The National Oceanic and Atmospheric Administration on Monday gave its thumbs-up to Maryland’s first national marine sanctuary, which is located in Charles County.
The Mallows Bay-Potomac River National Marine Sanctuary encompasses an 18-square-mile area along Charles County’s western shore that contains the wrecks of more than 200 ships dating as far back as the Civil War. Mallows Bay is perhaps most famous for being the home of the “ghost fleet” of over 100 wooden merchant steamships built during World War I and subsequently scuttled in the bay in 1925.
The wrecks, many of which serve as nesting grounds for birds, are a popular tourist destination. Mallows Bay was featured prominently in a recent episode of “It’s How You Get There,” a History Channel travel show.
NOAA’s decision, called a final ruling, appeared in Monday’s edition of the Federal Register following a 30-day period during which the public was invited to comment on the agency’s 300-page final environmental impact statement and management plan for the sanctuary.
The environmental impact statement said that the marine sanctuary designation is necessary because of “ongoing threats to the maritime cultural heritage resources in this area of the Potomac River.”
“This is … basically the end point of the long public process,” said Paul Orlando, a regional coordinator in NOAA’s Office of National Marine Sanctuaries. “It was an extremely quiet [comment] period except for the support that came out from a number of different community groups. We had nothing out of the ordinary other than lots of expressions of support.”
Congress and Gov. Larry Hogan (R) must review and approve Monday’s final ruling before it can take effect. The text of the ruling says that the sanctuary designation will take effect “after the close of a review period of forty-five days of continuous session of Congress” — which Orlando believes will occur sometime in late November or early December.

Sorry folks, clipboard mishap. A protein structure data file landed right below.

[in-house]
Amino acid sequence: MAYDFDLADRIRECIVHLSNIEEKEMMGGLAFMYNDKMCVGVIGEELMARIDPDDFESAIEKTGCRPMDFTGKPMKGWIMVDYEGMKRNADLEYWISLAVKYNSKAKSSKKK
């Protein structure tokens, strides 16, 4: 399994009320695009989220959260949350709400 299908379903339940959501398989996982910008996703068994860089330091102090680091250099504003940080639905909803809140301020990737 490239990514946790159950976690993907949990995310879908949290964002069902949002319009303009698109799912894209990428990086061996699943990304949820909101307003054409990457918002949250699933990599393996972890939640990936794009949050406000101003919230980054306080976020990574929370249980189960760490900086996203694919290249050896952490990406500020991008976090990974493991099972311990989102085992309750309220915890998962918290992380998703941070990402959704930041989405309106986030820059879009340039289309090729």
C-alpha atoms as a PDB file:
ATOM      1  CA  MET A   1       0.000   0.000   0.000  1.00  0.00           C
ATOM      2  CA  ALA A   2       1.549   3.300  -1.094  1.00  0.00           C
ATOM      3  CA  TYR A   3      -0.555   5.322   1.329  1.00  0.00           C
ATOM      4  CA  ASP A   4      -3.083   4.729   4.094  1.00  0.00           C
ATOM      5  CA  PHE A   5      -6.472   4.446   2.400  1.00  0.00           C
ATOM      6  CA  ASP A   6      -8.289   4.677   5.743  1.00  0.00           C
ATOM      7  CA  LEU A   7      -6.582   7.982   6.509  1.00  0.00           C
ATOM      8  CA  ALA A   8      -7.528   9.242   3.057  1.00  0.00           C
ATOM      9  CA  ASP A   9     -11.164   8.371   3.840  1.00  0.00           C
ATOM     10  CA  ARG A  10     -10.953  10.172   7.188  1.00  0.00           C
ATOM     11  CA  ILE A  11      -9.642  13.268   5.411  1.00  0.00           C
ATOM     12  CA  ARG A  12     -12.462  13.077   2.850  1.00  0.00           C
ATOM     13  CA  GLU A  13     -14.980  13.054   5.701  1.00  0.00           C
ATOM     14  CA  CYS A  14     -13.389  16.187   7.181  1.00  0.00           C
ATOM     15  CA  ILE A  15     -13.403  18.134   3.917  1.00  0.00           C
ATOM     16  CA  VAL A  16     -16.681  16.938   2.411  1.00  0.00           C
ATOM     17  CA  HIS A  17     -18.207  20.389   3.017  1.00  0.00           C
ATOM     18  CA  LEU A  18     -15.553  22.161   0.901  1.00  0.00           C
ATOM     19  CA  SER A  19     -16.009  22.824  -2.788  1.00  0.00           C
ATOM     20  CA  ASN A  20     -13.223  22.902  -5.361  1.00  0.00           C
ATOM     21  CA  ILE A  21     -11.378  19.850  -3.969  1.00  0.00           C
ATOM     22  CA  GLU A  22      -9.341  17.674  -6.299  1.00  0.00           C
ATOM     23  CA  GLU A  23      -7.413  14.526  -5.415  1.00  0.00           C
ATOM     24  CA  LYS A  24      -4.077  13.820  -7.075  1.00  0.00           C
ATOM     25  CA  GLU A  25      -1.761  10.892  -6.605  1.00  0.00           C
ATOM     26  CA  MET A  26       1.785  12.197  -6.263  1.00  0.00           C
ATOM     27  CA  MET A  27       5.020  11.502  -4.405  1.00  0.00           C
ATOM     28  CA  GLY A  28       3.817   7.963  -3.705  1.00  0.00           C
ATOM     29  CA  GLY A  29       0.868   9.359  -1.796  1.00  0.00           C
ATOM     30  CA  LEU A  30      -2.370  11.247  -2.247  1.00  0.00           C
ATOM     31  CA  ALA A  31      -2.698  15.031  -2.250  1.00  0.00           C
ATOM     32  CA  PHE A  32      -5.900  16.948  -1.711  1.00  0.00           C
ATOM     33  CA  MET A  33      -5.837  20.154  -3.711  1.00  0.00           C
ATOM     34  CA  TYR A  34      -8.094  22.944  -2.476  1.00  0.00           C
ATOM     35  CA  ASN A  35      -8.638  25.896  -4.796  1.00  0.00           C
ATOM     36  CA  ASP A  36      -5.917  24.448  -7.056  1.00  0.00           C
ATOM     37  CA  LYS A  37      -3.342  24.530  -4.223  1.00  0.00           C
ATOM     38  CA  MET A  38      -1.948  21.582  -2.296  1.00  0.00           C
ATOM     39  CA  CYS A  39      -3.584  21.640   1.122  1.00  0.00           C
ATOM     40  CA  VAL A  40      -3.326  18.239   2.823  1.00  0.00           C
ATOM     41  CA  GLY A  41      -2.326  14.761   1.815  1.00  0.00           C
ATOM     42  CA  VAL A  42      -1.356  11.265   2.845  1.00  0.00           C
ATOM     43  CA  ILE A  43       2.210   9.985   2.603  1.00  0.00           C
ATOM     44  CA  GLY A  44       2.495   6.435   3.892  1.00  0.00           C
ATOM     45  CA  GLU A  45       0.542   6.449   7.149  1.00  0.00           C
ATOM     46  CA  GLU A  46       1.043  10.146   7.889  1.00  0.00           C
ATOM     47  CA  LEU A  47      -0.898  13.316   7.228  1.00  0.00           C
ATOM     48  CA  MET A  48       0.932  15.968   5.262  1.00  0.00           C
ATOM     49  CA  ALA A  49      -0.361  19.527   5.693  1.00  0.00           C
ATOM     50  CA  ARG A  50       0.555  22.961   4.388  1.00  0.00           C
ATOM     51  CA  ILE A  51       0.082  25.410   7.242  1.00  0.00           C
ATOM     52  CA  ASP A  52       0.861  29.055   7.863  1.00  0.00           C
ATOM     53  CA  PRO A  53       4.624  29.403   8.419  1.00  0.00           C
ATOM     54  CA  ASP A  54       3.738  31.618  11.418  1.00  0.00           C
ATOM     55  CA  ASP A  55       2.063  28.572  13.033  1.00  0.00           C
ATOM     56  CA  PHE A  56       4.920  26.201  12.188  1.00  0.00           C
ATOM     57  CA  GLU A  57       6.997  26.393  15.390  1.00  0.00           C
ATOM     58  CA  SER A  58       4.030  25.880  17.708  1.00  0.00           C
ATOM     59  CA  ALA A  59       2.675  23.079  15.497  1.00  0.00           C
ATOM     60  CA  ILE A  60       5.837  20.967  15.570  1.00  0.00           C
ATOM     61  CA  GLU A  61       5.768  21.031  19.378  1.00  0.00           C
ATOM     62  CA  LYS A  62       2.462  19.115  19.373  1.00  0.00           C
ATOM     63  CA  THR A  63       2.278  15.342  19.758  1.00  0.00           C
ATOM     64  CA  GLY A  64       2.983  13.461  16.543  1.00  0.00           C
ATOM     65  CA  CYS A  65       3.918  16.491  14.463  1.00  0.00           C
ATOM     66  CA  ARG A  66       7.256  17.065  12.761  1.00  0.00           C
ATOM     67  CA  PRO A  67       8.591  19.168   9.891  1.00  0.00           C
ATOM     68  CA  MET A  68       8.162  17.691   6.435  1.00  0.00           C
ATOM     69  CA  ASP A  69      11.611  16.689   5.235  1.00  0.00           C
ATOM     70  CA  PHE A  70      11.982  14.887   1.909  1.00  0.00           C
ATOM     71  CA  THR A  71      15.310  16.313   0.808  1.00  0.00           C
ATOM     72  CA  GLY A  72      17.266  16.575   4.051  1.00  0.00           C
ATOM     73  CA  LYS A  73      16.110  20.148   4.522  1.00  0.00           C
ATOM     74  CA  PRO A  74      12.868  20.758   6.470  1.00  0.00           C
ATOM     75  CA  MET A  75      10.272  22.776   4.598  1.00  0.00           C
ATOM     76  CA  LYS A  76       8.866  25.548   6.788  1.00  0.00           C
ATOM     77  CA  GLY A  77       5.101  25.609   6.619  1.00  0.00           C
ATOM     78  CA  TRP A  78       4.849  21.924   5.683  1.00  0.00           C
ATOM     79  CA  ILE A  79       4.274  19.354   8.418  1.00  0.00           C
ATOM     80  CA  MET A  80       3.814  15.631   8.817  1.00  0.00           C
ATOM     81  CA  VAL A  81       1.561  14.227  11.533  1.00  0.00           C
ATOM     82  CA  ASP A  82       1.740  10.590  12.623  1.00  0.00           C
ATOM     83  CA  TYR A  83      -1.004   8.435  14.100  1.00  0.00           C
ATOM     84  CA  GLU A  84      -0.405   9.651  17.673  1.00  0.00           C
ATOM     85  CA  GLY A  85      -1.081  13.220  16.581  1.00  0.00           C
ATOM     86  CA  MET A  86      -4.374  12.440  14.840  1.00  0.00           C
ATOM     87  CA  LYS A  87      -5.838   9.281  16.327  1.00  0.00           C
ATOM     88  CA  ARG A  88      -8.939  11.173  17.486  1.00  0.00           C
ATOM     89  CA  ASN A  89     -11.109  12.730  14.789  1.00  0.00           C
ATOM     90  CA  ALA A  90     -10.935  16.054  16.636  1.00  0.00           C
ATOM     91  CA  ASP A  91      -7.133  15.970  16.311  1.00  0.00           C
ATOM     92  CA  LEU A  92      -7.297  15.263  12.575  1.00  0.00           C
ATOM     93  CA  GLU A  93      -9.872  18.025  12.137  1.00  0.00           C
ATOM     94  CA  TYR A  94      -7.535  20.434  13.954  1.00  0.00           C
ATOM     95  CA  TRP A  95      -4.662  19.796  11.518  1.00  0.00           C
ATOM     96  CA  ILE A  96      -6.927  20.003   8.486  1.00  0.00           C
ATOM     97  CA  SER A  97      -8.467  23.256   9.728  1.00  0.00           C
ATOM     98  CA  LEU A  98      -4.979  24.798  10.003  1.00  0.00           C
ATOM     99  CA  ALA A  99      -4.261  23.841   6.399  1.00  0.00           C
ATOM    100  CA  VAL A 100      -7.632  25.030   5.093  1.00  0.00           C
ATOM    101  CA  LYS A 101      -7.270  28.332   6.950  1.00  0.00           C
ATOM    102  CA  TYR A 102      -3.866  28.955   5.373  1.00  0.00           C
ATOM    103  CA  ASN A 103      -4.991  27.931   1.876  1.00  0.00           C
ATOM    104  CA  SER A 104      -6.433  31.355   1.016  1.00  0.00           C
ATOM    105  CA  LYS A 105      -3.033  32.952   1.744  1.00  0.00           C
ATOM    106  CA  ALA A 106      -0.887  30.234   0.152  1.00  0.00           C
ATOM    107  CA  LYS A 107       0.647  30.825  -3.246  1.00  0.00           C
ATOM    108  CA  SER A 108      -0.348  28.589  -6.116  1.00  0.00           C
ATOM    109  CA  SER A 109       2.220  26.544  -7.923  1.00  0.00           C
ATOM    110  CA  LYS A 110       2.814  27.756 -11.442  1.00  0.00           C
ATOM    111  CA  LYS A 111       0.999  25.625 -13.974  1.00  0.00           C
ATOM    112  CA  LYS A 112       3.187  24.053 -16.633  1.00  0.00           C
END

“Hopefully there’s absolutely nothing that will come up,” Orlando said. “I don’t expect anything to come up.”
Charles County will manage the sanctuary jointly with the state of Maryland and NOAA. Natural resource management will be handled by the Maryland Department of Natural Resources and the Potomac River Fisheries Commission.
Catherine McCall, director of DNR’s Office for Coastal and Ocean Management, said that opportunities for education and recreation were among the most requested features for the sanctuary by the public.
“Along the way it’s been great to hear people’s perspectives and to hear what the sanctuary means to them,” McCall said. “I think the real work is just starting.”
Mallows Bay is the first national marine sanctuary to be designated since 2000.
A press release issued by the Charles County government quoted acting NOAA administrator Neil Jacobs as saying that the marine sanctuary designation is “an exciting milestone for NOAA.”
“We look forward to working with the state of Maryland, Charles County and other local partners to foster education and research partnerships as well as support and enhance local recreation and tourism along this historic stretch of the Potomac River,” Jacobs said.
Hogan (R) said that his office is “thrilled by NOAA’s announcement,” according to the county press release.
“Preserving our history, heritage, and natural resources have always been a priority for our administration and designating this national treasure as a marine sanctuary is yet another example of our stewardship,” Hogan said. It “will ensure that people from both Maryland and beyond will have the opportunity to experience this amazing site for years to come.”
The process of granting marine sanctuary status to Mallows Bay began in 2014, when then-governor Martin O’Malley, the Charles County government and a coalition of community organizations submitted an application to NOAA.
The following year, the National Park Service granted Mallows Bay a listing on the National Register of Historic Places in recognition of its historical significance.
In the years since, the application sailed smoothly if slowly through NOAA’s internal review process. NOAA had originally sought to designate 52 square miles of the river for inclusion in the sanctuary, but concerns that such a large sanctuary could adversely affect defense-related activities at Naval Support Facility Indian Head and nearby Blossom Point Proving Ground led the Charles County Board of Commissioners to approve the smaller, 18-square-mile boundary.
Following the publication of the final ruling, Orlando said he was “just swelled with pride for all the people who believed in this project.”
“I am ecstatic and … very proud,” Orlando said. “I’m just proud of all the people who have given heart and soul to make this happen over the last five years. We’re putting this place on the map.”
“There are plenty of smiles to go around today,” Orlando said.